KINGSTON, R.I., March 6, 2017 — A book co-authored by a University of Rhode Island professor and a staff member imparts effective methods for creating an empowering learning and teaching environment within higher education for women of color.
Annemarie Vaccaro, associate professor of Human Development and Family Studies in the College of Health Sciences/Academic Health Collaborative, and Melissa J. Camba-Kelsay, coordinator of URI’s Center for Student Leadership Development and instructor for the minor in Leadership Studies, authored Centering Women of Color in Academic Counterspaces (Lexington Books 2016) based on several years of research.
Centering Women of Color addresses the stark realities of women and students of color who may feel marginalized, isolated and sometimes threatened on predominately white campuses, the authors said.
“The process of writing this was integral to my teaching and research, which are geared toward having tangible effects on people’s lives,” Vaccaro said. “The book focuses on a class we call ‘Sister Stories,’ where often untold stories are shared to explore the historical and contemporary experiences of women of color in the United States. Storytelling is a powerful means to warming an academic environment and creating an inclusive space for everyone.”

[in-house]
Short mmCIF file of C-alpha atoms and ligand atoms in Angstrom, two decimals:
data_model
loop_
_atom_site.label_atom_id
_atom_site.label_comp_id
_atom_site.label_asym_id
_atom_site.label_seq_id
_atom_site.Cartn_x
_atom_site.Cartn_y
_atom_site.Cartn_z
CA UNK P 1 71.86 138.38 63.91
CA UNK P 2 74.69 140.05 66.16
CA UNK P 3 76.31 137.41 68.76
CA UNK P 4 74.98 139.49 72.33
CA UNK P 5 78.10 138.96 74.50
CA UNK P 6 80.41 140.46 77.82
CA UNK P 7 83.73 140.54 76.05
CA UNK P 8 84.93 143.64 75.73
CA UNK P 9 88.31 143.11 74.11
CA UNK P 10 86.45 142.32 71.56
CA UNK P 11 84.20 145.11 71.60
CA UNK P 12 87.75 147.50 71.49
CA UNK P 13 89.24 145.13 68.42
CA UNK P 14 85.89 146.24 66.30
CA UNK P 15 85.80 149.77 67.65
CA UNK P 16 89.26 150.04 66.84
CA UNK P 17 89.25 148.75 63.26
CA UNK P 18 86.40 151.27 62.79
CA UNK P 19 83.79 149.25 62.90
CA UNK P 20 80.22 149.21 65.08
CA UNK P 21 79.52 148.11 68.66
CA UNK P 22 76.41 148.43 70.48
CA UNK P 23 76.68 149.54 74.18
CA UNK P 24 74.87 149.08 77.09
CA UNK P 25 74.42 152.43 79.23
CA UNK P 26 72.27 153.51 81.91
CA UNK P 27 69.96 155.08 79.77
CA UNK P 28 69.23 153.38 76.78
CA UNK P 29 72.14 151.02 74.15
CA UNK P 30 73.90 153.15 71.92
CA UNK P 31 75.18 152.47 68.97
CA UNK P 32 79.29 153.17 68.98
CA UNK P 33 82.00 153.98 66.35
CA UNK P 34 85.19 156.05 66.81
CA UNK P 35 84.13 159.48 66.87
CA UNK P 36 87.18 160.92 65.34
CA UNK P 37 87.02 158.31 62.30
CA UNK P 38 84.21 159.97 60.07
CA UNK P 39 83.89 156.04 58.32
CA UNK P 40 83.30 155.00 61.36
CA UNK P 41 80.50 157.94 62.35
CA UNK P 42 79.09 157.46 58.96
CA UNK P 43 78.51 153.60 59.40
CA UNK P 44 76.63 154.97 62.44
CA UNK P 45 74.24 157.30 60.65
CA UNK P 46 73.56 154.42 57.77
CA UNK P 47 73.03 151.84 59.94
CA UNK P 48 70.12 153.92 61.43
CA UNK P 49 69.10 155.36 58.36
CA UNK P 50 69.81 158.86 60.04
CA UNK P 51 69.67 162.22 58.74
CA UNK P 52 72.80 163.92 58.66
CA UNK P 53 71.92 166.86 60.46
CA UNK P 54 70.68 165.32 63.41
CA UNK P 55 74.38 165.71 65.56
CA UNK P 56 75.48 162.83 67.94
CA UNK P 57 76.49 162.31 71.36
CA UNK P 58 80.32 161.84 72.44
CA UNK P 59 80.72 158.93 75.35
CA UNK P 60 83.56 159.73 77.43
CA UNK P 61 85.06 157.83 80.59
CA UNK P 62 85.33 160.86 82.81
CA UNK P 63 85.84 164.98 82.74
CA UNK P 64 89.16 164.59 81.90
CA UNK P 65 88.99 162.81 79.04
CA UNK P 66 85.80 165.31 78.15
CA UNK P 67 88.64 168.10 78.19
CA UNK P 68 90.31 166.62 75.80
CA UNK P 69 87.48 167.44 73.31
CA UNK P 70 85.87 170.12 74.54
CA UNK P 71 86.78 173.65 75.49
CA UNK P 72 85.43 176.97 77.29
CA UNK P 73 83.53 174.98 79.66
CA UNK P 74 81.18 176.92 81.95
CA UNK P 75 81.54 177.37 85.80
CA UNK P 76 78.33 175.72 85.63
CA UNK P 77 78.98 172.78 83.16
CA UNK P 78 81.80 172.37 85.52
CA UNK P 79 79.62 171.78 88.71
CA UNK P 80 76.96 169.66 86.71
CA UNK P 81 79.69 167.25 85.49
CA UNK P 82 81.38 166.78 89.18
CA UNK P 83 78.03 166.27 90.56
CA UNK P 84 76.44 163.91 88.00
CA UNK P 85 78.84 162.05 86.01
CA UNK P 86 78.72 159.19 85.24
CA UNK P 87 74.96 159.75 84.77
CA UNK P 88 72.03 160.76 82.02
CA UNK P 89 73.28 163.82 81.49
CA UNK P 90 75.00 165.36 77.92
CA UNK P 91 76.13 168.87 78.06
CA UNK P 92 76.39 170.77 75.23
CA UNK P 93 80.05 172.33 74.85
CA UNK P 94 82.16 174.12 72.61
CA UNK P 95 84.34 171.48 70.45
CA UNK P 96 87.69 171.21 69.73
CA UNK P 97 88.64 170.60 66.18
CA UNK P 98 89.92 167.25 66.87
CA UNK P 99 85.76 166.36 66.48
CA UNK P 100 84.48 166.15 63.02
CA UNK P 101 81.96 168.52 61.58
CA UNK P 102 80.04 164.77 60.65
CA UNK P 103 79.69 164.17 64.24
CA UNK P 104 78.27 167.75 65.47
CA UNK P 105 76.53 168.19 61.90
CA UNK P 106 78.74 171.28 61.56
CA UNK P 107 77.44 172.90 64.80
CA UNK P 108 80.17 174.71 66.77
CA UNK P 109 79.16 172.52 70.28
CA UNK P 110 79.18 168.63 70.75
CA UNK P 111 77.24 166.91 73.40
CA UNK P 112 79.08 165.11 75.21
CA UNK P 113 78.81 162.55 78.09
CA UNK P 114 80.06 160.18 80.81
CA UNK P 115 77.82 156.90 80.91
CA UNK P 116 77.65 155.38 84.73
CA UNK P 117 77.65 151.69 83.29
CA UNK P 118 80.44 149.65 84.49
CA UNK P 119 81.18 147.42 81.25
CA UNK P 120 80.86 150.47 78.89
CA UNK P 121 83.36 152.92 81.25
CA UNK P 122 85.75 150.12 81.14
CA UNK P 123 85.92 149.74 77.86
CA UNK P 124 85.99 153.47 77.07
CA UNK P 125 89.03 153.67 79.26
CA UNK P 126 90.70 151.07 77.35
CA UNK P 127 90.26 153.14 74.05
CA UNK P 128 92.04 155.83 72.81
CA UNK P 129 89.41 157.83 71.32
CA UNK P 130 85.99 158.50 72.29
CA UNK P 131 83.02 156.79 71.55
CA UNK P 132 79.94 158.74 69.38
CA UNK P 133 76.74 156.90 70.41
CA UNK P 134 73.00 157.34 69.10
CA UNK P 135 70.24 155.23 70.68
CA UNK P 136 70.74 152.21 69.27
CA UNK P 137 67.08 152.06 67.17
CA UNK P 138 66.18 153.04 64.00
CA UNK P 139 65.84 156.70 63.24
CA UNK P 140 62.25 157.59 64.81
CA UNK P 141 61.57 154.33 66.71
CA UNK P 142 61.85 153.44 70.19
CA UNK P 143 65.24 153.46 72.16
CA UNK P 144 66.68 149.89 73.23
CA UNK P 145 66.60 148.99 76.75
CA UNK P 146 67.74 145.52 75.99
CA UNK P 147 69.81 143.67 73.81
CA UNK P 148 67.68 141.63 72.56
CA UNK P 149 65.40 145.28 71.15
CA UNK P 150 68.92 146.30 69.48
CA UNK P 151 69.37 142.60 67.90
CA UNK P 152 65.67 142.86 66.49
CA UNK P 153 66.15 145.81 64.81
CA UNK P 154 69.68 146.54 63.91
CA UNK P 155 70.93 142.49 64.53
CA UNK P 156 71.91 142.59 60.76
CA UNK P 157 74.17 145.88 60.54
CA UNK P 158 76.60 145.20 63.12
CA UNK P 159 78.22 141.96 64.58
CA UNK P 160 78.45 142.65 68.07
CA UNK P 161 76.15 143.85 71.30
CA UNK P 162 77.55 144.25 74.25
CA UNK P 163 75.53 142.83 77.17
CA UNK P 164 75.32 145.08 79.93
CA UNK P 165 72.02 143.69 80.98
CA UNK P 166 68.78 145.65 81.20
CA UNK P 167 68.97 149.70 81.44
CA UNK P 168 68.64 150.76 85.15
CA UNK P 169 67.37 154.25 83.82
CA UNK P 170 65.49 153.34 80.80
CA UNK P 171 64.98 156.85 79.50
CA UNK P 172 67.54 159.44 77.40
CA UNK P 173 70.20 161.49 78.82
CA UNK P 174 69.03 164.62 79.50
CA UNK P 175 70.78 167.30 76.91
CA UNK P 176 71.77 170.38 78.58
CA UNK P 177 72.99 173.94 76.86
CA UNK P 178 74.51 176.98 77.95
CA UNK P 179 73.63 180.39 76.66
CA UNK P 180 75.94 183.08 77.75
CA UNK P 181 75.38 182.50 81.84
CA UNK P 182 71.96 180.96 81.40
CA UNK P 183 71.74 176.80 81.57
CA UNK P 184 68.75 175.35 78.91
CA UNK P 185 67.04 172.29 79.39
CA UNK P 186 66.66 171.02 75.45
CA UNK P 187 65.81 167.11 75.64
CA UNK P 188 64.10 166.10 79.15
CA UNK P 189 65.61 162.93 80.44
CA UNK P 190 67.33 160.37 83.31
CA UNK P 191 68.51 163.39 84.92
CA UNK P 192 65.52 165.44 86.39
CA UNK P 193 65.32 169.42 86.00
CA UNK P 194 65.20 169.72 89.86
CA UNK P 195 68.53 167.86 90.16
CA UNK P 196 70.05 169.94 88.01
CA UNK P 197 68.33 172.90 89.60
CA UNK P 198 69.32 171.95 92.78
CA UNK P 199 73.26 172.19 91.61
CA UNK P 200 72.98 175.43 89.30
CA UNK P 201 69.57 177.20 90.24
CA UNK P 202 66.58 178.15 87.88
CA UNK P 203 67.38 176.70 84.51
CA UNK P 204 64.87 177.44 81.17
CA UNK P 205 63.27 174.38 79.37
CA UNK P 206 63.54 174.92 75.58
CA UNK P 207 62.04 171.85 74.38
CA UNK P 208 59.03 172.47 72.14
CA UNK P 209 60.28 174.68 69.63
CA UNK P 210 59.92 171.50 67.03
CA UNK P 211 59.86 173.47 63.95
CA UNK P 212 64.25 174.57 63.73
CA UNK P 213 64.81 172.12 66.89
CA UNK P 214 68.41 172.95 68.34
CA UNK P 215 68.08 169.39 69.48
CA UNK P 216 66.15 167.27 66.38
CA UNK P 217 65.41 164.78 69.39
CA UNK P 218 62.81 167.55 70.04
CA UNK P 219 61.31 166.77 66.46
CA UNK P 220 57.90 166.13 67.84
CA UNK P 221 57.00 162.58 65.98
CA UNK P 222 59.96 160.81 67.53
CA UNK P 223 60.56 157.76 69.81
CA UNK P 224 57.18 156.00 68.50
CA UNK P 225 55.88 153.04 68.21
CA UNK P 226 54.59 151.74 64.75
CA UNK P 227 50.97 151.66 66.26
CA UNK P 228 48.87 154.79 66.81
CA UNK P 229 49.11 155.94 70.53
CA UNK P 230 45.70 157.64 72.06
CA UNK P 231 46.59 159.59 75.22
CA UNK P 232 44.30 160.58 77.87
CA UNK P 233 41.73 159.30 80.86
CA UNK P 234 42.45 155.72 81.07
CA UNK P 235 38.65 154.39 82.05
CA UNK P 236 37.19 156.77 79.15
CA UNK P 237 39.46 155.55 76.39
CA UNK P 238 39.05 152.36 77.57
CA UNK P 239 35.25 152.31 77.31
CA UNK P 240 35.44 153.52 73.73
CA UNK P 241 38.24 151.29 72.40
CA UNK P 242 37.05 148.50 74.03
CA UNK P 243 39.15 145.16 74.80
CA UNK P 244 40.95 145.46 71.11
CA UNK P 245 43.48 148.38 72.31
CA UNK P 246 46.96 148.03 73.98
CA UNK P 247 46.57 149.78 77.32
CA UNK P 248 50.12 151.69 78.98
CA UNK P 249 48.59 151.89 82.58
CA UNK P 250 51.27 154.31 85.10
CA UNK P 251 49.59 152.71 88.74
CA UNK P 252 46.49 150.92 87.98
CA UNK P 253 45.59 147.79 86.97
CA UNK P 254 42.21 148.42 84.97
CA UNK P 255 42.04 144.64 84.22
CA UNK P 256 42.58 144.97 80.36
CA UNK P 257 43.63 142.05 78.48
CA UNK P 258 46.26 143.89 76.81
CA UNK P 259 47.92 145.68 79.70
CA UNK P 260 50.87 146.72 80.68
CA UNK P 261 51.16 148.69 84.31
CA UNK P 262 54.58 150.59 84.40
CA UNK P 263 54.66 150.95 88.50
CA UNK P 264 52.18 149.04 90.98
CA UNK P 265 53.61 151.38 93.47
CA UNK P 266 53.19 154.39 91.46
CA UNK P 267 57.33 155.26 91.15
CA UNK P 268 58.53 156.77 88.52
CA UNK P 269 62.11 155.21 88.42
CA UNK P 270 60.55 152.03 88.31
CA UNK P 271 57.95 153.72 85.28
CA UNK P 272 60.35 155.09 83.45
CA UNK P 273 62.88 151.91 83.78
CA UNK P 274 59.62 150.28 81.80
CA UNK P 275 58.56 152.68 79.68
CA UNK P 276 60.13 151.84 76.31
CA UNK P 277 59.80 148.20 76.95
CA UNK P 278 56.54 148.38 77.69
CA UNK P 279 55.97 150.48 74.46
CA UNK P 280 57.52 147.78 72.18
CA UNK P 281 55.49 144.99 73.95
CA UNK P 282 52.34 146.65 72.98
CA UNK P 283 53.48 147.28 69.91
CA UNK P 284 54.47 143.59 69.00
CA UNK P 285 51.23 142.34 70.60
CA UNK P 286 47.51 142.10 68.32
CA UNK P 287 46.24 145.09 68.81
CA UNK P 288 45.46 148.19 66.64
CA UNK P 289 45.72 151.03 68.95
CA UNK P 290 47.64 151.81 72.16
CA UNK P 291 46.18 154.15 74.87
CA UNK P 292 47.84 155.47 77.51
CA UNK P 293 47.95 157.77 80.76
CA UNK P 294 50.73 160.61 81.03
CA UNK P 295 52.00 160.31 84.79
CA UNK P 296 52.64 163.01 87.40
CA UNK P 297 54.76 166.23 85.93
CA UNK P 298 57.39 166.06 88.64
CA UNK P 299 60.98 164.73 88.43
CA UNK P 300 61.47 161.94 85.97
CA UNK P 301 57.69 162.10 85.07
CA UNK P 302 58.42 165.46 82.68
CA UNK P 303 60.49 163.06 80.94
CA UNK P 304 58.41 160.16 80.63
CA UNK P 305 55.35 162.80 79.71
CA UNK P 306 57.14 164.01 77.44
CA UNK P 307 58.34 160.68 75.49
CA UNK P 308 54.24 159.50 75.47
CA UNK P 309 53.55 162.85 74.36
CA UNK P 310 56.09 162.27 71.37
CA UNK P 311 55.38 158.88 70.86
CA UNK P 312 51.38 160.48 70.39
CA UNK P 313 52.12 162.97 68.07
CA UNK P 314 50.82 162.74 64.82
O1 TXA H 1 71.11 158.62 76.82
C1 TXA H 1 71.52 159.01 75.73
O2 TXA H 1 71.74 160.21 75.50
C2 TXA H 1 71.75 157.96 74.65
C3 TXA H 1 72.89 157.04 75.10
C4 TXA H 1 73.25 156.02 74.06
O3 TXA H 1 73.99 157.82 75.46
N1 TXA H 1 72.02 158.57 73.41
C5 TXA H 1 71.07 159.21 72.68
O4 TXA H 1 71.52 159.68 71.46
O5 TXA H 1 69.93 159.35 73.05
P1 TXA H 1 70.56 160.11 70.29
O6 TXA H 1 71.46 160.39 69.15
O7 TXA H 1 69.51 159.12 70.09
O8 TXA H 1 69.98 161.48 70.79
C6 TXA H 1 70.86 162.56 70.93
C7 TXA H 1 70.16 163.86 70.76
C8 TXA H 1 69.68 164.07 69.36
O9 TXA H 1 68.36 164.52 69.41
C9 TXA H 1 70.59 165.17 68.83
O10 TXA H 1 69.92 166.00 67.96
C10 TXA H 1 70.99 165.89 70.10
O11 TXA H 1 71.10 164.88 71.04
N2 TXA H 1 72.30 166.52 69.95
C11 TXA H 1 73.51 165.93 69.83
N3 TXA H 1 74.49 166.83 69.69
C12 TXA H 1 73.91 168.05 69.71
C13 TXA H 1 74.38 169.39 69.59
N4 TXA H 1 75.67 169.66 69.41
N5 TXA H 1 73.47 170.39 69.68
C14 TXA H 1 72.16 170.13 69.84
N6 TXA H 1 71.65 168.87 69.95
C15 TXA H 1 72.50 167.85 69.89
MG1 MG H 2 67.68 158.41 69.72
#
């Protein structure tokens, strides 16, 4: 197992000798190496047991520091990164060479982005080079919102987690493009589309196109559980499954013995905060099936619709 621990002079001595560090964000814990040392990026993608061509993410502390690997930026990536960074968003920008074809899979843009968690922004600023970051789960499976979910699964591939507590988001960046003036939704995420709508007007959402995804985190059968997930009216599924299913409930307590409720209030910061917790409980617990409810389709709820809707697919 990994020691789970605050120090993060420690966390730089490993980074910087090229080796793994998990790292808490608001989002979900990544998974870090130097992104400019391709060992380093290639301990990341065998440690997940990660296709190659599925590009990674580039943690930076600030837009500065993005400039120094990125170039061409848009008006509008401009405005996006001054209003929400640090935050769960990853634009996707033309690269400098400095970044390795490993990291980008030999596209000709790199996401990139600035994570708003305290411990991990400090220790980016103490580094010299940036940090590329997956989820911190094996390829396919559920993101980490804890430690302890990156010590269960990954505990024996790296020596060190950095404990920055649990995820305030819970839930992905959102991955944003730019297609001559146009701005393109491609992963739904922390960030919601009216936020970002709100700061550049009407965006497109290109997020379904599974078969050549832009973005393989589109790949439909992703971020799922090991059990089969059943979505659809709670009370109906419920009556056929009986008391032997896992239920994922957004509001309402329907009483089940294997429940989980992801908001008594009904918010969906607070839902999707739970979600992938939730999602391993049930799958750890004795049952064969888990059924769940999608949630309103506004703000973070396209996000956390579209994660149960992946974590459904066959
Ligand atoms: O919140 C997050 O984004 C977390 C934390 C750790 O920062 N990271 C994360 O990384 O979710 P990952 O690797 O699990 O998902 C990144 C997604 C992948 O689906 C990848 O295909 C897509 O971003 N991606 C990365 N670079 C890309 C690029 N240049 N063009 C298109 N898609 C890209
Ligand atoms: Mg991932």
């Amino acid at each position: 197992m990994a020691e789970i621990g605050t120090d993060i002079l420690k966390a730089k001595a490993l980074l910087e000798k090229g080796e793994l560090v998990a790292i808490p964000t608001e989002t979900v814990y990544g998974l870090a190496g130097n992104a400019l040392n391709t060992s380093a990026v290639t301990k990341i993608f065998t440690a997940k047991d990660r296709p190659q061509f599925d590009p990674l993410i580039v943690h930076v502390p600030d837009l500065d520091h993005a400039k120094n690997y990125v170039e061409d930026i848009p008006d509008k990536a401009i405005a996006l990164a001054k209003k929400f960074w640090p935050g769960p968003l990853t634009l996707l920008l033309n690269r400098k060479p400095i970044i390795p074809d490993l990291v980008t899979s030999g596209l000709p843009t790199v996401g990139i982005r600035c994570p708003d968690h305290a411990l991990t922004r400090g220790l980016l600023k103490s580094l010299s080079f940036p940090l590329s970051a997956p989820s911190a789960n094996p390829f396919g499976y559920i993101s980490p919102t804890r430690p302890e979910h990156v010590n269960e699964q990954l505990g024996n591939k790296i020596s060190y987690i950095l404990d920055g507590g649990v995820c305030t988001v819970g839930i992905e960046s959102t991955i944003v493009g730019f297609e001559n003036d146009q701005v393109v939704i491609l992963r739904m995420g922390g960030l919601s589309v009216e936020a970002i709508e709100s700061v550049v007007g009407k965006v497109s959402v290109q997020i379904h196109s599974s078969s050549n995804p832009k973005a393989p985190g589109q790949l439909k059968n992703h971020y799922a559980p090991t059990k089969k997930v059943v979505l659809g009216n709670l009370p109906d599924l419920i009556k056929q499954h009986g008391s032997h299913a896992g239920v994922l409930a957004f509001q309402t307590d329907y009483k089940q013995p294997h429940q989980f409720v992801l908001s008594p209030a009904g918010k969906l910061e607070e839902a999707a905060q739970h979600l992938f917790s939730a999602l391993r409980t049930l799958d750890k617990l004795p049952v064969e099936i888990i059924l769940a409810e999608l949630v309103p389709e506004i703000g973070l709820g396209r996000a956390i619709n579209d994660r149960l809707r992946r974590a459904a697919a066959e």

The book stands apart because it is told not from the single perspective of researcher, student or teacher, but from various viewpoints within a diverse group of undergraduate and post-graduate students, 66 percent of whom are women of color. The authors collected and analyzed stories over a five-year period, distilling their findings into actionable approaches to successful teaching and learning.
“This book is important because it showcases real students’ voices that deserve to be heard, validated and honored. This is particularly important in a world where many of these students are often silenced, ignored, or unseen,” Camba-Kelsay said. “If their words inspire us to make changes in our curricula, enhance training programs and improve campus climate, these are ways we can truly honor them.”
The book examines such social justice issues as oppression, subtle discrimination and tokenism while also tackling beauty, body image and leadership, the authors said. It offers insight into the process of transformational learning and some of the challenges that may arise when emotion-laden topics are explored in the classroom.
Given Centering Women of Color’s unique construct and timely matter, a book signing with the authors will be held Friday, April 7, from 10 a.m. to noon at the Alumni Center, 73 Upper College Road, Kingston Campus.
Sponsors of this event are: URI’s Office of Community, Equity and Diversity, College of Arts and Sciences, School of Education, Department of Athletics, Alan Shawn Feinstein College of Education and Professional Studies, Division of Student Affairs, Office for the Advancement of Teaching and Learning, Multicultural Student Services Center, Gender and Women’s Studies Program and Department of Psychology/College of Health Sciences/Academic Health Collaborative.